What stunned me, Val, and Dave was how large the gardens were in size. We split up in the gardens, and they saw only the more cultivated side:
until I took them to see the the other side of the house, which has a moat that surrounds three sides of it, a flowering meadow, and a bamboo thicket:
The bamboo thicket is where the gorilla Hanno lives in A Stranger at Green Knowe. The moat is a a constant presence in the books because when it floods, the house is cut off on an island, the way it was originally designed to be by its Norman builder, Payne Osmundson. The story of the builders of the house is told in The Stones of Green Knowe, which is the last of the series. The River Ouse features in The River at Green Knowe, and can be seen from the yard and the windows of the house.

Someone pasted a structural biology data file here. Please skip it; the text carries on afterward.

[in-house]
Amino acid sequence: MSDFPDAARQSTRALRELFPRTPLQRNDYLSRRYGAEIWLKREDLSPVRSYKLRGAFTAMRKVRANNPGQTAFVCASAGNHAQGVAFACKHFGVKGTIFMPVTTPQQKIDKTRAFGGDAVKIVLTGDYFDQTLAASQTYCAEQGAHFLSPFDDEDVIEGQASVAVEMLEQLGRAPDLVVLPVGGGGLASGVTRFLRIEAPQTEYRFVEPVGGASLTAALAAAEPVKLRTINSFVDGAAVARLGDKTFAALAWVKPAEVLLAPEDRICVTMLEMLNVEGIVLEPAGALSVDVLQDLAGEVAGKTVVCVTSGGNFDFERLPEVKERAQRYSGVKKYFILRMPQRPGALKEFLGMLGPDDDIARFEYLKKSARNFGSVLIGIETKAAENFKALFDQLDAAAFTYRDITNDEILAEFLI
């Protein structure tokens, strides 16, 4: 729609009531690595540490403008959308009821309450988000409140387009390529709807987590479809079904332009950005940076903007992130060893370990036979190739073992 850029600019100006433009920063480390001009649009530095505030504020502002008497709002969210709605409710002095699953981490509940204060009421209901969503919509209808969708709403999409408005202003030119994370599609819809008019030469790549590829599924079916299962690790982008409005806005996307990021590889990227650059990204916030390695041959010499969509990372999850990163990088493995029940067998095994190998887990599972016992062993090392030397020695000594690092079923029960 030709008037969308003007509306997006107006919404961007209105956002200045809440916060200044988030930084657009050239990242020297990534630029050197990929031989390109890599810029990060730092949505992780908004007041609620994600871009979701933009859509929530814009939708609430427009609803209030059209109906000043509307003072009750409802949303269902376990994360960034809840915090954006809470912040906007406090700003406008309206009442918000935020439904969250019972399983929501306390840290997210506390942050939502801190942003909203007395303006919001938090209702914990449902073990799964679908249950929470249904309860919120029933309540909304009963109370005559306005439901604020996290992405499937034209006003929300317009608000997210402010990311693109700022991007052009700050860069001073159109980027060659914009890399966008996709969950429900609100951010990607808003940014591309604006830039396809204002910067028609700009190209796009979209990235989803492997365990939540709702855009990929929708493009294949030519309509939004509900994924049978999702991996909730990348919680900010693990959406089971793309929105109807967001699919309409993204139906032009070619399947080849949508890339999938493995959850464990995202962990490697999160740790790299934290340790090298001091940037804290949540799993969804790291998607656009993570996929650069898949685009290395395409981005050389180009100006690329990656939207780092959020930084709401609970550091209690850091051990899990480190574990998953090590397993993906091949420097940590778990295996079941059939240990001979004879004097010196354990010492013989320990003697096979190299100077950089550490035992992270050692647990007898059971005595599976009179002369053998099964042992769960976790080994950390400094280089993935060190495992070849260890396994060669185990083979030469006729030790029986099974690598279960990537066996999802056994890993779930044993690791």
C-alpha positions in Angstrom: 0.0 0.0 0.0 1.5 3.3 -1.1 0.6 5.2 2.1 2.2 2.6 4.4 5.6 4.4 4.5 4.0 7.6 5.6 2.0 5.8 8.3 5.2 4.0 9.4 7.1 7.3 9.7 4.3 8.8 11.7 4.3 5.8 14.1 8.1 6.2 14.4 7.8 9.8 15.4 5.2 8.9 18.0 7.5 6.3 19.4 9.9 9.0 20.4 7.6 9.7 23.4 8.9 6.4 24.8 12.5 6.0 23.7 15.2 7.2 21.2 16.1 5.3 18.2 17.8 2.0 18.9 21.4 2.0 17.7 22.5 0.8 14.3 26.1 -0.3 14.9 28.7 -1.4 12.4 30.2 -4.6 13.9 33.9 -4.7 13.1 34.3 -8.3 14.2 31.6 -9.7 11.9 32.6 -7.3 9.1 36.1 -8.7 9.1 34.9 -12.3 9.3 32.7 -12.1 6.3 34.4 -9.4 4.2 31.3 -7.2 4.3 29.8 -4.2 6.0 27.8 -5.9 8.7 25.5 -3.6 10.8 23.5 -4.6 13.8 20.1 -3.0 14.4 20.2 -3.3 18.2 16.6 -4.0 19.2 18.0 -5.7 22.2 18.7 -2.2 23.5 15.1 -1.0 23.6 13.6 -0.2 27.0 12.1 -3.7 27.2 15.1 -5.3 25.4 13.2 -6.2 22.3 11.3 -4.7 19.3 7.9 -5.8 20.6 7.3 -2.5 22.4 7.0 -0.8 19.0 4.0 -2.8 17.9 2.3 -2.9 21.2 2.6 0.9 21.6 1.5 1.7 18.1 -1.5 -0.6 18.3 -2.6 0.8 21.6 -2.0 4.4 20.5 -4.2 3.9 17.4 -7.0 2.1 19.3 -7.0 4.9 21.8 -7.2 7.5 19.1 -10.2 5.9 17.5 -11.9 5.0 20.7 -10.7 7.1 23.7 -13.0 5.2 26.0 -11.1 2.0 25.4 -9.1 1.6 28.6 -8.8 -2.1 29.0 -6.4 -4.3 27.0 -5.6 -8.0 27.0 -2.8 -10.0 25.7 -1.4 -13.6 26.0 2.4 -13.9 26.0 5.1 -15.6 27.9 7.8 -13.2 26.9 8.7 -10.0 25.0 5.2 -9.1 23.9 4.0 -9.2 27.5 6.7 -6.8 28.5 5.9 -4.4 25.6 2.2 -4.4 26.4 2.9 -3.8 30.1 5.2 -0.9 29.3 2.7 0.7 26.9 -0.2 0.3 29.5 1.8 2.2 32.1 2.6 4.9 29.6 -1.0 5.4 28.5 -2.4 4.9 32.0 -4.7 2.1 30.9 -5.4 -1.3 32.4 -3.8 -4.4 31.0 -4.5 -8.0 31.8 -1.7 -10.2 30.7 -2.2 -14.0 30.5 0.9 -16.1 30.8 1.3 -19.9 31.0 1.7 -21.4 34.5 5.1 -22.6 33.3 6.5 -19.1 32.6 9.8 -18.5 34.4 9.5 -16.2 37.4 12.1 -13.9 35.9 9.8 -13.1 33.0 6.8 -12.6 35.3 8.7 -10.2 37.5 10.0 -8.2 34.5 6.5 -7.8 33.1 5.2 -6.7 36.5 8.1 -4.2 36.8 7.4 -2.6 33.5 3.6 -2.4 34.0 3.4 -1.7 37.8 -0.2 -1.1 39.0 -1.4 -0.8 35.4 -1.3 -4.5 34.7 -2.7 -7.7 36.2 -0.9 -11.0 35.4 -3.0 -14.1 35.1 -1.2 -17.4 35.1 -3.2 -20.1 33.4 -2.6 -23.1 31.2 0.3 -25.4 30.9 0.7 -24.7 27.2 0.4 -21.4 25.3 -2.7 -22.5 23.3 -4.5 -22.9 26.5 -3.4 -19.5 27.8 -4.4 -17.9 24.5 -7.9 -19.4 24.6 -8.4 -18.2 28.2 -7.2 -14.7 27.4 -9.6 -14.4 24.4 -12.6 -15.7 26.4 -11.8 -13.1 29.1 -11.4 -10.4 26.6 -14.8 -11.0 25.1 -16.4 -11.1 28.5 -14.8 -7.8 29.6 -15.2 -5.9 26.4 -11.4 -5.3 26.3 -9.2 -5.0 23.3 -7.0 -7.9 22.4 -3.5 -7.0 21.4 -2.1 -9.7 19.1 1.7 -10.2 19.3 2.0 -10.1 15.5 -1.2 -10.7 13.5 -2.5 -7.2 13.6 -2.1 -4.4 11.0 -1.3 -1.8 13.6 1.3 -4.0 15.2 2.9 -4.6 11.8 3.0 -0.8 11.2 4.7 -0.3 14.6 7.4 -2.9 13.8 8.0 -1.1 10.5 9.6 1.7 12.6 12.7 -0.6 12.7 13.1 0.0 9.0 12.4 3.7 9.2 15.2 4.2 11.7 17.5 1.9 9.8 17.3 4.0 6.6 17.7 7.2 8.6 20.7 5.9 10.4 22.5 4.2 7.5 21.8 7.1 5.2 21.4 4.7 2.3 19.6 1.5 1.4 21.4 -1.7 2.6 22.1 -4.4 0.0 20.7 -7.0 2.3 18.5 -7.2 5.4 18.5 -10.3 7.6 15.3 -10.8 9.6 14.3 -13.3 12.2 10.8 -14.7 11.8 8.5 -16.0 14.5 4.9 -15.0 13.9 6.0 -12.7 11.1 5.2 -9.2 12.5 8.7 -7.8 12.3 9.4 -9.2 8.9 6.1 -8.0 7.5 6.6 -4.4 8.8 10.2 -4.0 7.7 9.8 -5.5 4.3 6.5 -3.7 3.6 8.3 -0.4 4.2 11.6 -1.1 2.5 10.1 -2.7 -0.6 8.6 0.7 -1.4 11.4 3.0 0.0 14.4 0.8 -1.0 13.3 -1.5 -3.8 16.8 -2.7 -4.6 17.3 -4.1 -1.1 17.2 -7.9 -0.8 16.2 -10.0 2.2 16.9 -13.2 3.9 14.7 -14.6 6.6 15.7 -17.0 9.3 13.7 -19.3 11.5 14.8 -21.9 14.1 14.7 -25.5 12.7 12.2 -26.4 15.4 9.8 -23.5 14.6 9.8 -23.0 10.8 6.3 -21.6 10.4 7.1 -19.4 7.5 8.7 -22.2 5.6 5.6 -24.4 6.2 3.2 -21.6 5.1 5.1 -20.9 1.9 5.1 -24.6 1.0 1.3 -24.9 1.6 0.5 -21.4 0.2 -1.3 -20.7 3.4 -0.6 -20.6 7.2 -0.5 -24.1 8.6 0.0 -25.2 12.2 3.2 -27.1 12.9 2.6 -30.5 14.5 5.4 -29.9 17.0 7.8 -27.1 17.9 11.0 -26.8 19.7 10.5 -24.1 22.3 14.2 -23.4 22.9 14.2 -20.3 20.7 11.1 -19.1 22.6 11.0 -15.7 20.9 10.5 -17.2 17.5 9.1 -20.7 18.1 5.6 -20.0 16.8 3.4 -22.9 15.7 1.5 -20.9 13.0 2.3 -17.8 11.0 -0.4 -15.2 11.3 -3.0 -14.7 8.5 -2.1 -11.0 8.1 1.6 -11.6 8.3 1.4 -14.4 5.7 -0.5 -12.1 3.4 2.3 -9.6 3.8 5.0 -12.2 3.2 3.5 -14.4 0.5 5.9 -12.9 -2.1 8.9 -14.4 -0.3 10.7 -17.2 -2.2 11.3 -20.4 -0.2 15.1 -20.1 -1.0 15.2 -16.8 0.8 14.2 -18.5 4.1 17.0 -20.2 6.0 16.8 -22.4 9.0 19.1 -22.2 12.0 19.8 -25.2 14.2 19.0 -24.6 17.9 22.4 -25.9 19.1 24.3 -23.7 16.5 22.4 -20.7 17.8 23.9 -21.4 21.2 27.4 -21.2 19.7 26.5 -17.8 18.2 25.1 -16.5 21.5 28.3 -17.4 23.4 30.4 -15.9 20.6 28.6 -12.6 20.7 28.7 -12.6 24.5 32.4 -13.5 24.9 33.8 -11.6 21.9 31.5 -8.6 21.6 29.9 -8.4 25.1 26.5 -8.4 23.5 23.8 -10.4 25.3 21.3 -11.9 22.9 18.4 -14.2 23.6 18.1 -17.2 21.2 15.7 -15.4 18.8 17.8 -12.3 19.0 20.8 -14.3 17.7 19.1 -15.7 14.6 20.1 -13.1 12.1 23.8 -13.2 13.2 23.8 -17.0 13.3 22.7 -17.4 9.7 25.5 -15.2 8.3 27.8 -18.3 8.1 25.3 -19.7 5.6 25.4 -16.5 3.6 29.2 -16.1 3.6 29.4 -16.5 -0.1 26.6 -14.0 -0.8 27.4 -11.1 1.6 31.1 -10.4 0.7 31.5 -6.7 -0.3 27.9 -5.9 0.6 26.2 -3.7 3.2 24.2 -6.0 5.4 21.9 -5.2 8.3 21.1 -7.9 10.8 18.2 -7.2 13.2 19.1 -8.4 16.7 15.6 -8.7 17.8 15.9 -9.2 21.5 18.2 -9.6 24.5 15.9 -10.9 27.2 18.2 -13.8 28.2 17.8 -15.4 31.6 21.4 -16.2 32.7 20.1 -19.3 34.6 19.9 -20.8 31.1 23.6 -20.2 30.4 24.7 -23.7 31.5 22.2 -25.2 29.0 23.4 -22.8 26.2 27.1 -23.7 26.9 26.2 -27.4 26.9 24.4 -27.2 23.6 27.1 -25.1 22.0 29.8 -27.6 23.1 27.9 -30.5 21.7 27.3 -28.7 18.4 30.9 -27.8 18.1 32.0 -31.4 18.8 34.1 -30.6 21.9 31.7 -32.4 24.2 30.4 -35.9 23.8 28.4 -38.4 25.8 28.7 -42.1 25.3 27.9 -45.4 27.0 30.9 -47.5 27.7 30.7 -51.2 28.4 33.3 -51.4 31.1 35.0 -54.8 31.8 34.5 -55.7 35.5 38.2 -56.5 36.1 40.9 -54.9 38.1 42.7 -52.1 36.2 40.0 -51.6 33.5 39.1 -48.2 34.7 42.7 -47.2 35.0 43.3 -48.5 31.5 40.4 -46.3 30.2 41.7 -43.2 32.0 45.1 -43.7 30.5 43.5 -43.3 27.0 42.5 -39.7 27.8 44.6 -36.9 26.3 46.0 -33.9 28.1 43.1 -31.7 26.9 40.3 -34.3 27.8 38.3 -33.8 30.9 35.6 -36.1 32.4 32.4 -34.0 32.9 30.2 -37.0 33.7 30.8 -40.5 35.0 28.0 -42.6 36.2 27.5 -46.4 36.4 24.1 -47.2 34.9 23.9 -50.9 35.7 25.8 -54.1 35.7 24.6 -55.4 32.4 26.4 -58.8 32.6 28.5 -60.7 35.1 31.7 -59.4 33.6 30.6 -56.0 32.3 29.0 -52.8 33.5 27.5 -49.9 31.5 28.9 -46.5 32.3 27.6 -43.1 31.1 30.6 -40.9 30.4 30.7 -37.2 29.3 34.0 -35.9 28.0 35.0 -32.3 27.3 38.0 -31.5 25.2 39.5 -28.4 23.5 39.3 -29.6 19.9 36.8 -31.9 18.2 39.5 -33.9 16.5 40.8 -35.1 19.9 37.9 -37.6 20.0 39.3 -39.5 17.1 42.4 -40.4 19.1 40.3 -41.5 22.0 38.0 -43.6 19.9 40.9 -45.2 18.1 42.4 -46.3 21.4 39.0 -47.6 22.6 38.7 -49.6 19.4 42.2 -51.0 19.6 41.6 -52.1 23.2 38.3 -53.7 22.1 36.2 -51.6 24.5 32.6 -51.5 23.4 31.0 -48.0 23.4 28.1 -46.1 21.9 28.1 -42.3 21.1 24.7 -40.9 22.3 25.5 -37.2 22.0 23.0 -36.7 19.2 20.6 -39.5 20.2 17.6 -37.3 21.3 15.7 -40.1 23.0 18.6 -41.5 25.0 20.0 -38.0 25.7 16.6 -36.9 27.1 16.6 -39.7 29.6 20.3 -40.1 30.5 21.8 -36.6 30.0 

One of my friends commented that the house and garden must be smaller than I expected since I had read the books first as a child and was now an adult. This is not quite true. Although the house was small - the walls are three feet thick so the exterior is larger than the interior, the gardens were bigger than expected. Boston gardened in the warm weather and wrote and created patchwork in the cold weather. It is amazing to see the variety of garden sections that she created. In my next post, I will discuss the gardens in terms of the books and of my experiences as a child both as her reader and as someone who grew up in a decent-sized yard and in fine public parks.